COLLEGE PARK, Md. - University of Maryland's police chief said he is humiliated by the way officers treated students when they responded to a graduation party in May and ended up using pepper spray twice.
Chief David Mitchell said he apologized to some of the students involved when he met with them Thursday.
"First of all, I feel pain as I did the morning I saw the video, and secondly, I'm terribly embarrassed and humiliated by the actions of our officers," Mitchell said. "It shouldn't have happened this way. We don't often get it wrong, but we did here. And I am accountable as chief of police, and I'm holding the officers accountable."
Students at the party at The Courtyards Apartments captured some of the police response on cell phone video. They alleged excessive force was used because it was predominantly black students at the party.
The incident started when police got two 911 calls reporting there was a fight at the party involving weapons. Mitchell said Thursday that an investigation showed the people who made the calls were angry they couldn't get into the party. They are now facing false reporting charges.
About 30 minutes of officers' body camera footage was made available to reporters. The footage showed two officers knocking on the door of the apartment, and two African-American students respectfully responding, saying they were holding a graduation celebration and there was no fight.
The situation quickly escalated when one of the officers began yelling and demanded to be let inside.
"We responded to a call that could have easily been handled using de-escalation techniques that were not used and it escalated," Mitchell said. "Once we get to the door, and we're met by two students who are smiling and address us as 'sir,' and are little hesitant about letting us inside. That's where we use negotiating skills to say, 'Hey, we can't go away until we look inside and make sure no one is hurt.'”
The body camera footage shows the ensuing chaos. An officer pepper sprayed students when they reportedly surrounded him in the apartment building hallway.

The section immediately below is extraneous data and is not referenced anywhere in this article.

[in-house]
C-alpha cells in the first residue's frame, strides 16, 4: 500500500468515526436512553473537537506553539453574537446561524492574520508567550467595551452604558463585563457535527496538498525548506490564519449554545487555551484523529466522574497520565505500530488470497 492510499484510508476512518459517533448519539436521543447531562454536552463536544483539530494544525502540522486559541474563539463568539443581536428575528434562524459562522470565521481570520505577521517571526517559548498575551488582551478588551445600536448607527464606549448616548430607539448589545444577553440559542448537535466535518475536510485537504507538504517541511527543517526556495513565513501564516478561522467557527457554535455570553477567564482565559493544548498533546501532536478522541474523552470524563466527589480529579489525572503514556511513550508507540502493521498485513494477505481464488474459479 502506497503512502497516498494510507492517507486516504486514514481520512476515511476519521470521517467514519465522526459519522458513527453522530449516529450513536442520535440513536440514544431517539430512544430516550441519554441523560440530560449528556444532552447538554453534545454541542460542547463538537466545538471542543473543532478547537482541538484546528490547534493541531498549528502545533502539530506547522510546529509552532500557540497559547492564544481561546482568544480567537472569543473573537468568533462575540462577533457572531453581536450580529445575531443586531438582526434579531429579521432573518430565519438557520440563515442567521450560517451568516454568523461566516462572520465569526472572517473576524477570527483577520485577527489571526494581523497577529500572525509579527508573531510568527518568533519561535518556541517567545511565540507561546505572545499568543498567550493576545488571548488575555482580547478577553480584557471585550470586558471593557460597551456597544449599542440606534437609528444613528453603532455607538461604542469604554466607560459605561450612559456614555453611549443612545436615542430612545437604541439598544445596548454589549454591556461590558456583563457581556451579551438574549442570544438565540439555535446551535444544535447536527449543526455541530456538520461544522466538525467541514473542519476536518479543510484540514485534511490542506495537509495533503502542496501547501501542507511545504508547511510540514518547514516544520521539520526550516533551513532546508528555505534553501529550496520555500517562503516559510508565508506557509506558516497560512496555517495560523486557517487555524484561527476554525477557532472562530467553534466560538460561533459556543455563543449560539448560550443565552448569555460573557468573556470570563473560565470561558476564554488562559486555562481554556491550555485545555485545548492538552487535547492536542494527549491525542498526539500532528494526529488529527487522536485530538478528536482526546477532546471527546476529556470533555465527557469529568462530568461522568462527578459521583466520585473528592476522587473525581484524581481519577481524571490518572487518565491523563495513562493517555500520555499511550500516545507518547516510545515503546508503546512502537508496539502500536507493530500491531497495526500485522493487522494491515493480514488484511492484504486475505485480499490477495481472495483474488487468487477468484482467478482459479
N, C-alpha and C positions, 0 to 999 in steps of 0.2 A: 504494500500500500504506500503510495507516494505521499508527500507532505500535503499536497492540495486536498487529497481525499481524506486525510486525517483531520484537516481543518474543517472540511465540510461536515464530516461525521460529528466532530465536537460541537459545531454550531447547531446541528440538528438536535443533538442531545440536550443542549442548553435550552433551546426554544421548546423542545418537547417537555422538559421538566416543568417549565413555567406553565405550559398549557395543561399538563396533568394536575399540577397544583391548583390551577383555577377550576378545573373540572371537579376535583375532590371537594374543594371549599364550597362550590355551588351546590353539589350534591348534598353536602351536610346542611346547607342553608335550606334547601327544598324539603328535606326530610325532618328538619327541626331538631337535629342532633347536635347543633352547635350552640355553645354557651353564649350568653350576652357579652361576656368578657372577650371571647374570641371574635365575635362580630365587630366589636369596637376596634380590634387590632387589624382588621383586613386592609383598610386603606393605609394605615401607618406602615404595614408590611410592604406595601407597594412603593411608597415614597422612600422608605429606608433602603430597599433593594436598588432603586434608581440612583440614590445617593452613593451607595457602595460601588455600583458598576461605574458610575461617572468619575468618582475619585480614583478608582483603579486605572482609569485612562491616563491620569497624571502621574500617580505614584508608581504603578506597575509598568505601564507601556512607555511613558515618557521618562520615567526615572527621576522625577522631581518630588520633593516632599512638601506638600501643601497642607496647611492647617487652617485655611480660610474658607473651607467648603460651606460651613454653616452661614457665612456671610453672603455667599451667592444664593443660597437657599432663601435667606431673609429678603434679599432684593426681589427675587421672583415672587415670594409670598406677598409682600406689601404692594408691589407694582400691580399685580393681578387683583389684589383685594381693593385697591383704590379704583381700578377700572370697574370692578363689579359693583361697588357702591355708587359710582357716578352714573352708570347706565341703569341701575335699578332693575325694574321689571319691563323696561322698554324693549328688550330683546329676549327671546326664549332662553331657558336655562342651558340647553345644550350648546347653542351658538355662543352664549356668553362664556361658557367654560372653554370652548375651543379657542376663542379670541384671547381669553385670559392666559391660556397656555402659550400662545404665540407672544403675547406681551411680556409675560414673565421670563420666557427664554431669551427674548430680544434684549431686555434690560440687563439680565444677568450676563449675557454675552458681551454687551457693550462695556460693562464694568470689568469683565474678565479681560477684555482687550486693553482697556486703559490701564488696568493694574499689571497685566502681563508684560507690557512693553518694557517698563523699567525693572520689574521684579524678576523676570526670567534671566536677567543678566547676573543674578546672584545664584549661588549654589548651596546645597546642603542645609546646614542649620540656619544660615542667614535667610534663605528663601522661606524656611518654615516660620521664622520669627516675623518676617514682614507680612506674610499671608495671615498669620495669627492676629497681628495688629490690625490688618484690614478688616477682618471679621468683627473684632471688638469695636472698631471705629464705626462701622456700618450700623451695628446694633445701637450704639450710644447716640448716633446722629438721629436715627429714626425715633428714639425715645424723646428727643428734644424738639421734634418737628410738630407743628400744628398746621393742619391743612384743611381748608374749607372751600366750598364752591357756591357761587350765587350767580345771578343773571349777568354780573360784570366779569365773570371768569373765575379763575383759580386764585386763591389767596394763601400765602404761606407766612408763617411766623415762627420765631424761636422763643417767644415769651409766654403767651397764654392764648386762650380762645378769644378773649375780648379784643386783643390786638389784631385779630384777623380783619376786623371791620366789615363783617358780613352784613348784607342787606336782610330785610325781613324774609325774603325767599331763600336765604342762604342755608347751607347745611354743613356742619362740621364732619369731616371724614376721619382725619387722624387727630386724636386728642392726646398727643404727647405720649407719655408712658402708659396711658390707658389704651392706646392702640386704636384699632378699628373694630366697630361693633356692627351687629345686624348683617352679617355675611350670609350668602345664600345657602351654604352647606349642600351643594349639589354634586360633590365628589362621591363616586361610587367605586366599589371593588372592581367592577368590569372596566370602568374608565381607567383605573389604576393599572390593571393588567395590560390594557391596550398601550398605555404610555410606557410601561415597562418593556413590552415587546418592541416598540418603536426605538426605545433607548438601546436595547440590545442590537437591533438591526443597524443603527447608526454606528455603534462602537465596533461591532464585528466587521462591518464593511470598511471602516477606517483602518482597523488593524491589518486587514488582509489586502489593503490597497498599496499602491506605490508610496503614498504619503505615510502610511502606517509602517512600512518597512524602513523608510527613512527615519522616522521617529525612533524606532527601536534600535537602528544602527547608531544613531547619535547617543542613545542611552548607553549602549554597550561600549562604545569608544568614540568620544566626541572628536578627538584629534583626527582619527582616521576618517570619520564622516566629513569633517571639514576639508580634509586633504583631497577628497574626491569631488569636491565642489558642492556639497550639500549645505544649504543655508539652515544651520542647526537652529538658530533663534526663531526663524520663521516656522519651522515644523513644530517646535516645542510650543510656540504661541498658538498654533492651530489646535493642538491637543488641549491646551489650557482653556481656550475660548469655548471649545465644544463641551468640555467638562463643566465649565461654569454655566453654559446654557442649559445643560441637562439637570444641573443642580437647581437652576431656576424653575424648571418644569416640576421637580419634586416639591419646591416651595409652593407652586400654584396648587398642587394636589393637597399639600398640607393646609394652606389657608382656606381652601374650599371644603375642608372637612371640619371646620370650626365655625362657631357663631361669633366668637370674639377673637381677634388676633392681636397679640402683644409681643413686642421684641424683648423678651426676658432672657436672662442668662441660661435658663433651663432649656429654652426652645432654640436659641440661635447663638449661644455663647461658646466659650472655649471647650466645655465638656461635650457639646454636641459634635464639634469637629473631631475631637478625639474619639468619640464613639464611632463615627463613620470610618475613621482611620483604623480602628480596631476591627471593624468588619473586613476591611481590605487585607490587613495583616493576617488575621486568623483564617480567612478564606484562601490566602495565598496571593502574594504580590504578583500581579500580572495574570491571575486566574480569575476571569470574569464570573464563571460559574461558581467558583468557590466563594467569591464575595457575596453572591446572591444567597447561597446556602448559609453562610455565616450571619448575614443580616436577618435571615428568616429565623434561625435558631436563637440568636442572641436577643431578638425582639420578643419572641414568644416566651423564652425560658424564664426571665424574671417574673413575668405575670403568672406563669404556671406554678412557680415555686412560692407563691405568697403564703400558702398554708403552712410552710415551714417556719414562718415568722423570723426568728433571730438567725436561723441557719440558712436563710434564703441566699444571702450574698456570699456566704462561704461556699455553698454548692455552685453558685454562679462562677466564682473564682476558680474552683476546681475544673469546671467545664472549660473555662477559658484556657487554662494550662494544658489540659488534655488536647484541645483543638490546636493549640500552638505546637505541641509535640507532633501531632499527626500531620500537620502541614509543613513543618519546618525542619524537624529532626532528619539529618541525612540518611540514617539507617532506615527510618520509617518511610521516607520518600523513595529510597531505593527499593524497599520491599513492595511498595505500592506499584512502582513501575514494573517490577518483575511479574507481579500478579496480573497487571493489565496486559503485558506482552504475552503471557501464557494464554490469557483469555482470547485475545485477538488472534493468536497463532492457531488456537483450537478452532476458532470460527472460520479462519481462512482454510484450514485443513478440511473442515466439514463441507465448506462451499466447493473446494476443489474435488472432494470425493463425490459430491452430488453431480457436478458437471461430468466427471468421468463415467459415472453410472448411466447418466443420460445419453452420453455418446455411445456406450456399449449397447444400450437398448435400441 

Then in a second incident, police said an officer "witnessed another officer struggling with an individual who was being uncooperative." The officer again used pepper spray and then arrested the individual thought to have been involved in the struggle.
It was later discovered the wrong person was arrested and the individual was released.
An internal investigation into the overall police response resulted in the officer who deployed the pepper spray being suspended without pay for two weeks, Mitchell said. He said it is possible other officers could be disciplined as well.
Charges have been dropped against two young adults arrested during the incident.
Mitchell said the investigation did not show officers were targeting students because of their race, as they were responding to what they thought were legitimate 911 calls. However, he did say he understands why students feel race was a factor.
"I feel their pain," he said. "It's up to us to do better in American law enforcement and certainly in my department."
He said he is evaluating the department's policy on use of pepper spray and mandating new training.
"We will be engaging to train the entire department in what's called 'hidden bias,'" he said. "Those are those biases that we all have; how to better be able to recognize those."
Mitchell said officers' body camera footage viewed by FOX 5 will be made public Monday. He said students have requested more time before it's released.